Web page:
There’s a certain stage in life, and it happens to all of us eventually, where the policemen start to look young and you tut about someone’s daughter wearing an inappropriate outfit.
There’s another indication and you could call it ‘grammar-rage’. Tolerance levels drop and you find yourself running up to blackboard menus rubbing out rogue apostrophes or shouting out of your car window at those signs intended to be read by people sat at traffic lights.
Now that the minutiae of our lives is comprehensively logged on various social networks, lack of a grasp of the basics has become even more apparent. This has led to several ‘rage’ groups being set up, a favourite being Facebook’s ’I judge you when you use poor grammar‘ which has 450,000 members at the last count.
Also visit http://theoatmeal.com for loads of handy tips – some grammatical, some just quirky – and even posters that you can print off and hang helpfully in the office, thereby using your rage in a constructive way…although you may have things thrown at your head.
Another one of those unnecessary phrases that clog up so much corporate writing before you’ve even noticed – ‘detailed planning’.
Do you really need to specify the planning was detailed? After all, isn’t the whole point of planning is that it’s detailed? Would you ever say ‘undetailed’ or ‘vague planning’? Probably not. So why not just drop the ‘detailed’ and stick to straightforward planning – and reduce your word count by 50% immediately!
In the past 20 years or so, the eldest of our population, the over 85s, has more than doubled to over 1.3m. An age group growing in importance, and yet it would seem not in stature. Ever caught yourself talking really slowly to your elderly neighbour?
Research from Kansas University found that belittling language is harmful to the mental and physical health of older people. But, we’re just trying to be nice right? Truth is we often resort to parental language as if talking to a child; ‘aren’t you a good girl?’ and ‘did you eat all your dinner dear?’
It may be tempting to over-simplify what you want to say, but remember just like you and me, most elderly people feel much younger on the inside. Major life changes like moving into care can often affect self-perception. As communicators we need to remember to show respect where it’s due…ok dear?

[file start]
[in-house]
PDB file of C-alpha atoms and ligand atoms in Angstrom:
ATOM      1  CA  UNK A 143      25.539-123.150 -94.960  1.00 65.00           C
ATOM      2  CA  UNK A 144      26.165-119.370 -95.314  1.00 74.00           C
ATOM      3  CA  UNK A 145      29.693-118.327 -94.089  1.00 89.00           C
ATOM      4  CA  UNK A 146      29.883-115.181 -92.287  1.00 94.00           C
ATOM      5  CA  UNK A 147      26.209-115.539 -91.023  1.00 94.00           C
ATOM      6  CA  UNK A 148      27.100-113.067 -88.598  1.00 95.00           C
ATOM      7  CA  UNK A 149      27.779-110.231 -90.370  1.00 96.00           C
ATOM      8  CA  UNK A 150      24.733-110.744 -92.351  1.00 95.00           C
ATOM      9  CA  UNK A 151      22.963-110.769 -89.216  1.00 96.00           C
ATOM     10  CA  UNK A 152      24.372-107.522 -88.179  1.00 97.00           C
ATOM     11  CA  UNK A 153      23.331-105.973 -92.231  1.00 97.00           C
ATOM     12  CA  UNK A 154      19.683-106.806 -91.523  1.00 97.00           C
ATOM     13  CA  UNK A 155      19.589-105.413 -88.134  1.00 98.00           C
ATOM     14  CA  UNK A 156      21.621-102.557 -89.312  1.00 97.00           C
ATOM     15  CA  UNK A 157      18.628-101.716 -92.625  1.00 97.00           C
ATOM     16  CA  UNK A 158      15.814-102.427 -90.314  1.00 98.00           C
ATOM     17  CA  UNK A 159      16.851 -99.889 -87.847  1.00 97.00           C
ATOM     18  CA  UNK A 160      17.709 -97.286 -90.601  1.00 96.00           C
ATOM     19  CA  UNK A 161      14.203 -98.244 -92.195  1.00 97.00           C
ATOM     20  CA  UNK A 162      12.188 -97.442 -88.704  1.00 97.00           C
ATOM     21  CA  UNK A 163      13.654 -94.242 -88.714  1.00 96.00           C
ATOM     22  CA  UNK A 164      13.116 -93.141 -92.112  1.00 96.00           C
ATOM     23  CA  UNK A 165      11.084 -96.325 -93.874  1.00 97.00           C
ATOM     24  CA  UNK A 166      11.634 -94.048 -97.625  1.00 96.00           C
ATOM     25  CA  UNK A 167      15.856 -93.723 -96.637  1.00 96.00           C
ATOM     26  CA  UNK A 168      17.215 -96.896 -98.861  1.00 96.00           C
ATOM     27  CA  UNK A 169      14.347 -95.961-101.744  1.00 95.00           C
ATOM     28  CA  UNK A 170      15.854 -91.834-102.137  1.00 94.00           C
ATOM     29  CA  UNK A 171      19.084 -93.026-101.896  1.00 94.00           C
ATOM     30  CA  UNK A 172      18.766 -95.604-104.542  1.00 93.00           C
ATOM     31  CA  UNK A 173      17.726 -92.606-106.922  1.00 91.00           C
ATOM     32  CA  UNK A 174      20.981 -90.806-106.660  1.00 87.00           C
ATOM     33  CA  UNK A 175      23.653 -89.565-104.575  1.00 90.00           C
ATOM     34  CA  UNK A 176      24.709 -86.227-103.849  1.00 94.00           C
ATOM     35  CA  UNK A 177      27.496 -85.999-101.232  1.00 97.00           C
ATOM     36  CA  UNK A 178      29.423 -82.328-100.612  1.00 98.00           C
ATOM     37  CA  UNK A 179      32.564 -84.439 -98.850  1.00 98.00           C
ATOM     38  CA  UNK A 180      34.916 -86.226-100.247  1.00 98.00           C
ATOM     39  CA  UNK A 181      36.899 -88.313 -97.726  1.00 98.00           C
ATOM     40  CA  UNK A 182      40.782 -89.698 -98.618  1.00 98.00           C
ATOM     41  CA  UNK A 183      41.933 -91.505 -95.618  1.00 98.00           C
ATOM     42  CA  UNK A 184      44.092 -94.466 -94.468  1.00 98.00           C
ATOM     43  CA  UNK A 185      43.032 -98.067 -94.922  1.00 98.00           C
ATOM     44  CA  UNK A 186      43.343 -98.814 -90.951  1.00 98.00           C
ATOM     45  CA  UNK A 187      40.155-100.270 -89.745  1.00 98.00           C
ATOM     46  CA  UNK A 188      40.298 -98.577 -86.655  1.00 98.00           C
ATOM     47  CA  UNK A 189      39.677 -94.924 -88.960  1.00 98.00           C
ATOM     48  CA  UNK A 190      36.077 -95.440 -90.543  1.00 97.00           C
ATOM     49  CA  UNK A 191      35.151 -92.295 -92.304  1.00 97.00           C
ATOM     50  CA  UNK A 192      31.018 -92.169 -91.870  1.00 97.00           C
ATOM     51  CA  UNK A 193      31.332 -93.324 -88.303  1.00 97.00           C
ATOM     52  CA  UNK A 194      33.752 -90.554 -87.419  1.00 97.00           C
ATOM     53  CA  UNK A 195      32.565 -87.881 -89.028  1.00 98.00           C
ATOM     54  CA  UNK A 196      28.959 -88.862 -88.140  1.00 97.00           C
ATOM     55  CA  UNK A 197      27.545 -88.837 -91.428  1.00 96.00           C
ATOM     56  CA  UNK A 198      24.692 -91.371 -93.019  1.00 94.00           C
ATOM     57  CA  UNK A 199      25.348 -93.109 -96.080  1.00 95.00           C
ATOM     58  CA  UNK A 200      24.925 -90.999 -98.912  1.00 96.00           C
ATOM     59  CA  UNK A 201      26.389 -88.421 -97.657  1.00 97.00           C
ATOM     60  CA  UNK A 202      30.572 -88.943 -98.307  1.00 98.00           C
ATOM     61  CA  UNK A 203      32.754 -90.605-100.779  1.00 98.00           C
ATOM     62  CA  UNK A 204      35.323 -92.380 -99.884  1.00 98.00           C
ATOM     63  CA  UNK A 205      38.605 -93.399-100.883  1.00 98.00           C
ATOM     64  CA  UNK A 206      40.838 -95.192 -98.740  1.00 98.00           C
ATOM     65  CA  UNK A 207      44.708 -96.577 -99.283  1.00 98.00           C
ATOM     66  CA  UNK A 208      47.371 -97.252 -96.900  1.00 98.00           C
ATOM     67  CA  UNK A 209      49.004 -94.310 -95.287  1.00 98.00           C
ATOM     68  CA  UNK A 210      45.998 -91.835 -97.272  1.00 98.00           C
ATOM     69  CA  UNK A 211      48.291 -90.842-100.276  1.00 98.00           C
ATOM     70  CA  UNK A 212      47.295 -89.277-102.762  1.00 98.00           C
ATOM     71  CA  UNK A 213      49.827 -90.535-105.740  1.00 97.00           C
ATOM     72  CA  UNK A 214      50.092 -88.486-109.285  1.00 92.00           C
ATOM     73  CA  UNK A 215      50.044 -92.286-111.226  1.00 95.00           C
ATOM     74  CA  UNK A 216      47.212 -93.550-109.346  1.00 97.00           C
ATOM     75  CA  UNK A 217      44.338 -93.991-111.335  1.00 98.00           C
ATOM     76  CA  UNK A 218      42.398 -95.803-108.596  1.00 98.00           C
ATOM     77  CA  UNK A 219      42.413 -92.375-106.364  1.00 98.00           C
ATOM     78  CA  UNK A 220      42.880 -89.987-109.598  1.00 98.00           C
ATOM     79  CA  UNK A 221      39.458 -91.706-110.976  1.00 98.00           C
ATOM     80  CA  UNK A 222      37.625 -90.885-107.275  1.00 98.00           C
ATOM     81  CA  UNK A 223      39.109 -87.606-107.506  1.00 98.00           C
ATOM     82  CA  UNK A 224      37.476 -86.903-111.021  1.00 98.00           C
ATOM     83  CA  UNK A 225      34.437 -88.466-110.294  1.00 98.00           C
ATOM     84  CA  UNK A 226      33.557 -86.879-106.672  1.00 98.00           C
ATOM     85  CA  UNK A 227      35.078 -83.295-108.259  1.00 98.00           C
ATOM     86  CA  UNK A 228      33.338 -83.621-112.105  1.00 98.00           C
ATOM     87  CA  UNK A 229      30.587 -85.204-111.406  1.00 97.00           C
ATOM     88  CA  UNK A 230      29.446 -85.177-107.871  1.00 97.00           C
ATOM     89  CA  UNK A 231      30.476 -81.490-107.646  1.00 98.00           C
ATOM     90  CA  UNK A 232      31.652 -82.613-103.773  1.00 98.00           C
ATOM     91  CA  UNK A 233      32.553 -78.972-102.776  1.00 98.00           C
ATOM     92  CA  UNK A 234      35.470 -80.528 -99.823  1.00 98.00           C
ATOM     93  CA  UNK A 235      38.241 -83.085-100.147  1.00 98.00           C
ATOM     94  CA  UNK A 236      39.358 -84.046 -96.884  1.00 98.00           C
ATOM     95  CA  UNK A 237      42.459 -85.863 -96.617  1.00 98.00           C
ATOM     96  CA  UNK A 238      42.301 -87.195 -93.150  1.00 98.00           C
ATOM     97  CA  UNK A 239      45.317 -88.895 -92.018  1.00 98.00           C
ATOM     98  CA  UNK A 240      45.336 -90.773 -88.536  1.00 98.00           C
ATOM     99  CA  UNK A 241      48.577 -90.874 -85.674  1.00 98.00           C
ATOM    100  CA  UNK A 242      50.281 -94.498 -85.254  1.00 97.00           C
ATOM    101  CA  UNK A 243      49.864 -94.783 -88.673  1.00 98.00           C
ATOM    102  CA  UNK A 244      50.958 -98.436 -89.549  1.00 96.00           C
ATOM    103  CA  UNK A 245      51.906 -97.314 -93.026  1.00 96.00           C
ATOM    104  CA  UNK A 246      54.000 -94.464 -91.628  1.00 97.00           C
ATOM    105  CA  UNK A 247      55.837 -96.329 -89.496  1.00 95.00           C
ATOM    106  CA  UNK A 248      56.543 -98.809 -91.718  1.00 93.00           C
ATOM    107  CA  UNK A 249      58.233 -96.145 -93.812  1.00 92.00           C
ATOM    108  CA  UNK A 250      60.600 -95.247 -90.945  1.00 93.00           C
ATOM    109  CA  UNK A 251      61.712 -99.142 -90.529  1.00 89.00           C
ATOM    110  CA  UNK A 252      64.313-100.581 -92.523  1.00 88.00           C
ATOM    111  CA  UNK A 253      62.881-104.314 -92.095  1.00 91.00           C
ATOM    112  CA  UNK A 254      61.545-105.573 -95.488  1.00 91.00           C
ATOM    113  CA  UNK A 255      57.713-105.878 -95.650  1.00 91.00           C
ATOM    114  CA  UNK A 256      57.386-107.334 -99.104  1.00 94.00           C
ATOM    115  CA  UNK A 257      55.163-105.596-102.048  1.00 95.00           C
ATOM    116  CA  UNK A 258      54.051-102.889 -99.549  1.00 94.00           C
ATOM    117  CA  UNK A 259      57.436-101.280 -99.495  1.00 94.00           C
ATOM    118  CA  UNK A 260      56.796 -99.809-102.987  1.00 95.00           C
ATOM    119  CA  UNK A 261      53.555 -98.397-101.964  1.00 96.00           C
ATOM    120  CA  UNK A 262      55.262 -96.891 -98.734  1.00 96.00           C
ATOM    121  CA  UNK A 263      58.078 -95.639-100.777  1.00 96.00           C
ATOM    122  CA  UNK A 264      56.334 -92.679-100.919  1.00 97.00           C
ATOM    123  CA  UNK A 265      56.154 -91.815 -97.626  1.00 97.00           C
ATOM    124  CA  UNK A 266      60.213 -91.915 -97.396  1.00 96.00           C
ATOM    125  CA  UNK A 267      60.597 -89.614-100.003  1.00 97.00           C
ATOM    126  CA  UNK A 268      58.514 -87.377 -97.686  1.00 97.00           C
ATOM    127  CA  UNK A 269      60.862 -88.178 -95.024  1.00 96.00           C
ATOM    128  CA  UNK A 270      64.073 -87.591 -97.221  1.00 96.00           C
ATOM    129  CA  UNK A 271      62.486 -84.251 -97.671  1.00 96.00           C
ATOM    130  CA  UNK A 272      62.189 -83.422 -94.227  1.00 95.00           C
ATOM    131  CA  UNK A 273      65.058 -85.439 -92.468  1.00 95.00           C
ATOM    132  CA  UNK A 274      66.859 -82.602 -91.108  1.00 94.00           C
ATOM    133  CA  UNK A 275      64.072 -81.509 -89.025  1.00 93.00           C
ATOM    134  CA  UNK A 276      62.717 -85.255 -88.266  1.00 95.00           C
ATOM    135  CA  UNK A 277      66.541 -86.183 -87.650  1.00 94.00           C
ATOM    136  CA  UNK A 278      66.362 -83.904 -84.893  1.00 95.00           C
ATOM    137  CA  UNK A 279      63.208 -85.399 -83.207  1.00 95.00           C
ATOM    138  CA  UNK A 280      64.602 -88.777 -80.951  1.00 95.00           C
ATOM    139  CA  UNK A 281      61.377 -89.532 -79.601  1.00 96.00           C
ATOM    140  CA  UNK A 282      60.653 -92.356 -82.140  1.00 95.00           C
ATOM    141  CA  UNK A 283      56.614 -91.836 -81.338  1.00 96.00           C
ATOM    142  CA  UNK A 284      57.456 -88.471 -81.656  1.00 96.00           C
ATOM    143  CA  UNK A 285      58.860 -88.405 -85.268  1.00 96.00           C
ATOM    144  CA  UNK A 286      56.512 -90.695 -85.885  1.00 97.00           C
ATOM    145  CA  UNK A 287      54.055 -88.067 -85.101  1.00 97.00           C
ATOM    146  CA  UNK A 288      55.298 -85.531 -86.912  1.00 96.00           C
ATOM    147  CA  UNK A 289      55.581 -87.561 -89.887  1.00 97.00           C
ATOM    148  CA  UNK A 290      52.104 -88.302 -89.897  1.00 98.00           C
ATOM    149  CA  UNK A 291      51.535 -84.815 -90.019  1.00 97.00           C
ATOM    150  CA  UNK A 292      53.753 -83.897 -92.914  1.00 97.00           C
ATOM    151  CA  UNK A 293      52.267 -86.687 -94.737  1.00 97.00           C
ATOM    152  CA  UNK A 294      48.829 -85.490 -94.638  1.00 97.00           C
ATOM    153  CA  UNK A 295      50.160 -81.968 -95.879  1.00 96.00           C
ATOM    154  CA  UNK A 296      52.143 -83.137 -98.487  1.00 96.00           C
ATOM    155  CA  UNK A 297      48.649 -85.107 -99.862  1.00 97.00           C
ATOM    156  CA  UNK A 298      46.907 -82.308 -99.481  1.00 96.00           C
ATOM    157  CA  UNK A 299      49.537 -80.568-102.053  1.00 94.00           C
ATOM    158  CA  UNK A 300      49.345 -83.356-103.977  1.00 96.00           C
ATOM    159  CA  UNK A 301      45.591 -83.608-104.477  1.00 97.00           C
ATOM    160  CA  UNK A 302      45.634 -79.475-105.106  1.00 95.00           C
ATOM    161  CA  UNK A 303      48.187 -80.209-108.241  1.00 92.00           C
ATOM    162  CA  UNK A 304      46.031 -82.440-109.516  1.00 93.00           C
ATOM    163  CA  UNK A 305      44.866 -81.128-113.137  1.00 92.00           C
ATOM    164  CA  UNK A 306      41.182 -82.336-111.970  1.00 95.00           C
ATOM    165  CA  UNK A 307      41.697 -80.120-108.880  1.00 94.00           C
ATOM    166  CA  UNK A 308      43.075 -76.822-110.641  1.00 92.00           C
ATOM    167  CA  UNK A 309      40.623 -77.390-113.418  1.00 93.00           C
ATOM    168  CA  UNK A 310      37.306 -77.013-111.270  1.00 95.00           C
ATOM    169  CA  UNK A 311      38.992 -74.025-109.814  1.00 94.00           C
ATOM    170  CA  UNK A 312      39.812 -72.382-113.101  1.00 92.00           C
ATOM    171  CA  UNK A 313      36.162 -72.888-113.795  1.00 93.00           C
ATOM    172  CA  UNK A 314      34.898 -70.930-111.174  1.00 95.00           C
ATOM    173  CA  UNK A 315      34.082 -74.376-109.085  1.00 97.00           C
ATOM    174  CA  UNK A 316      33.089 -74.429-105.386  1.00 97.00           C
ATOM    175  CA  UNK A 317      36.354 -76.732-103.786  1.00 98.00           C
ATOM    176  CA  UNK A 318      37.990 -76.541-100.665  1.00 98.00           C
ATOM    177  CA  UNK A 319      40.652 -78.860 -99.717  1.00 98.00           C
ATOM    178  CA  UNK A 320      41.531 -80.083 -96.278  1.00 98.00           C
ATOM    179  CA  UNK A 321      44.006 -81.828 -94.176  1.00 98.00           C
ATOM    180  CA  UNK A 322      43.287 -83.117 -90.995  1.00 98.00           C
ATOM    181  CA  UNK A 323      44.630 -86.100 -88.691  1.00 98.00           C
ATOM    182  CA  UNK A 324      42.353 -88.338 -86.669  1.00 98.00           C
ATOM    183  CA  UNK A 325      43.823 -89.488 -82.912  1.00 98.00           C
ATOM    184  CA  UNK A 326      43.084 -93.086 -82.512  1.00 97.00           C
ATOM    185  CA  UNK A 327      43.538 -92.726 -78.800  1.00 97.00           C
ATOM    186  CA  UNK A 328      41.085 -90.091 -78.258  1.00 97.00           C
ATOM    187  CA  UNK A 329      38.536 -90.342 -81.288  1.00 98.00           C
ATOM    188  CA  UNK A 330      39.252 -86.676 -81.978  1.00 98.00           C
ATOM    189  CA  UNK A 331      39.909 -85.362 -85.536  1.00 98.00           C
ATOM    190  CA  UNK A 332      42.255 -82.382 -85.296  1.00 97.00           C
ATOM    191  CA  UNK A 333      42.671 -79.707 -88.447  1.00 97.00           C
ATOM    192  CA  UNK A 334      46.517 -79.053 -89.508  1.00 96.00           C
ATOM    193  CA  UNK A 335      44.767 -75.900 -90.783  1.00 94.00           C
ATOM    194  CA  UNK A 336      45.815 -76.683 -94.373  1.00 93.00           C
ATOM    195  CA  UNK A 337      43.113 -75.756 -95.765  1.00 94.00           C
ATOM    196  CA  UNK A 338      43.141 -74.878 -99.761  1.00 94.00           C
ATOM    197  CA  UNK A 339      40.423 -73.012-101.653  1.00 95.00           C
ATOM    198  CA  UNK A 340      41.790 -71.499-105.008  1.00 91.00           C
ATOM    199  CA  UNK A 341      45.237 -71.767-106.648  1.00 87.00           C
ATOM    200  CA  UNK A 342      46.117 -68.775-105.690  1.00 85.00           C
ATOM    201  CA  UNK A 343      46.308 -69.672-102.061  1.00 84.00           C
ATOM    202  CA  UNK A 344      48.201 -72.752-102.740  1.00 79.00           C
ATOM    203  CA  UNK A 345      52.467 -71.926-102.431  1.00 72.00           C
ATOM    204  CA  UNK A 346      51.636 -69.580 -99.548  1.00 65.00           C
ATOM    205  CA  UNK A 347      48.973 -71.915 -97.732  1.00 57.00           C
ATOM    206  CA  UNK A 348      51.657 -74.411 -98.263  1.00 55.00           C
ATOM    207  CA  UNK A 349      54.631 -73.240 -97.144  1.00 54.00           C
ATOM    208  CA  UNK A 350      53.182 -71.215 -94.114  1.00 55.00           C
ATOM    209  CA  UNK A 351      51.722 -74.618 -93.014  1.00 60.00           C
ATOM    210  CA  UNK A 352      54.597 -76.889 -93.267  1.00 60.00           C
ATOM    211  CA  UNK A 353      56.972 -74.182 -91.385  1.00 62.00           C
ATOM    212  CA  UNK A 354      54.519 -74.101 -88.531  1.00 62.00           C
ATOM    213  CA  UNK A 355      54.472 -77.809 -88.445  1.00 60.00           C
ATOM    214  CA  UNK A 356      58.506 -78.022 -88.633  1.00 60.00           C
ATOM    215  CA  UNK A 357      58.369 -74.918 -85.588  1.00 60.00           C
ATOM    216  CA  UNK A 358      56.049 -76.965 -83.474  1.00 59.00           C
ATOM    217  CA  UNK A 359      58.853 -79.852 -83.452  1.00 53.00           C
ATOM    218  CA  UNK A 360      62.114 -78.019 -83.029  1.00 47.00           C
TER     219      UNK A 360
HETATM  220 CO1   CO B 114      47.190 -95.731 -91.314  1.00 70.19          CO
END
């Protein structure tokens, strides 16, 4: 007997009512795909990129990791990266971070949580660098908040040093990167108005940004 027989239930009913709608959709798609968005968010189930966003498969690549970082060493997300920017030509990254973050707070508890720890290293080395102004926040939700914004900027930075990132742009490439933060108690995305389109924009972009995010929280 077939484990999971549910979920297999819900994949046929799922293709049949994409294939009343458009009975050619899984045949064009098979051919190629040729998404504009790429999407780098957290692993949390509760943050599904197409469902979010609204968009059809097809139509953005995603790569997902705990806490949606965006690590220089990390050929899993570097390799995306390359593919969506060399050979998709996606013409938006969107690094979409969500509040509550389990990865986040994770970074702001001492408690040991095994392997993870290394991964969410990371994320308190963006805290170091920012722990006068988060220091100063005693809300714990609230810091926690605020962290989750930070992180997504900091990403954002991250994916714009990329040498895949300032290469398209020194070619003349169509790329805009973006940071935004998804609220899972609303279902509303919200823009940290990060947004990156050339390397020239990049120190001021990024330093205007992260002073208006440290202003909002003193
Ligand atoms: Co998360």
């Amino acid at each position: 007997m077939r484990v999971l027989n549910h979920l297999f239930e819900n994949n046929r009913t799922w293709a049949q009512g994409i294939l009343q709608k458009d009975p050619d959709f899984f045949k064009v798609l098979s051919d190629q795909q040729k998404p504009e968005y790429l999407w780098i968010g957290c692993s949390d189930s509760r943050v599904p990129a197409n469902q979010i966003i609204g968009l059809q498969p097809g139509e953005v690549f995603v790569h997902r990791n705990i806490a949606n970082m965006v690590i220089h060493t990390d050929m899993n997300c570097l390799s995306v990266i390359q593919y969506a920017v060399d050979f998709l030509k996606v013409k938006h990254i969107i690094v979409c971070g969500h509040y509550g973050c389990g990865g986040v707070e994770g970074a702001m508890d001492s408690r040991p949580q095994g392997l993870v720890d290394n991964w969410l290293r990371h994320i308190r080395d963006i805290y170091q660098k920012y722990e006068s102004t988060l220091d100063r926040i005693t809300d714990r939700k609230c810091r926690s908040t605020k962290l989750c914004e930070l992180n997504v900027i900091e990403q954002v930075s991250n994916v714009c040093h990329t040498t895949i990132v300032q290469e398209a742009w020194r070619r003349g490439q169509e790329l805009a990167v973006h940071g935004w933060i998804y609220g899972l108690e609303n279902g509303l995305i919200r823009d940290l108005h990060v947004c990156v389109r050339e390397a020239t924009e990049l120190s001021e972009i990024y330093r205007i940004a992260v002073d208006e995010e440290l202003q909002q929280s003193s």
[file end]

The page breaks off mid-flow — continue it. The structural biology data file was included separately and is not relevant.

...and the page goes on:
Now brevity is a beautiful thing, but an increasingly used shortcut is becoming so ubiquitous it can no longer escape a little musing…
‘Grey is the new Black’. Once a serious phrase used in the fashion world is now a catch-all cliche, and very handy for any journalist wanting to illustrate a point about change.
‘x is the new black’ has become shorthand for the passing fancies of what is now popular (or good) at the expense of what used to be popular, which is now so, like, yesterday. For example some serious headlines, ‘Voluptuous is the new black’, ‘SMS is the new black’, ‘green is the new black’.
It permeates our culture like textspeak…everything has a shorthand, and it doesn’t even have to be anything to do with black:
Films - Ocean’s Twelve strapline: ‘Twelve is the new eleven
Food - (one particularly close to our heart): ‘Macaroons are the new cupcake’
Drink – (again, just us maybe…): ‘Tea is the new coffee’
Age - 50 is the new 40, 40 is the new 30…so we’re all now 10 years younger than we say we are!
It’s now getting a bit ridiculous: ‘Big is the new small’, ‘Busy is the new idle’, ‘Quiet is the new Loud’ or, a particularly pertinent one, ‘Short is the new long’. So on that note, we’ll stop rambling.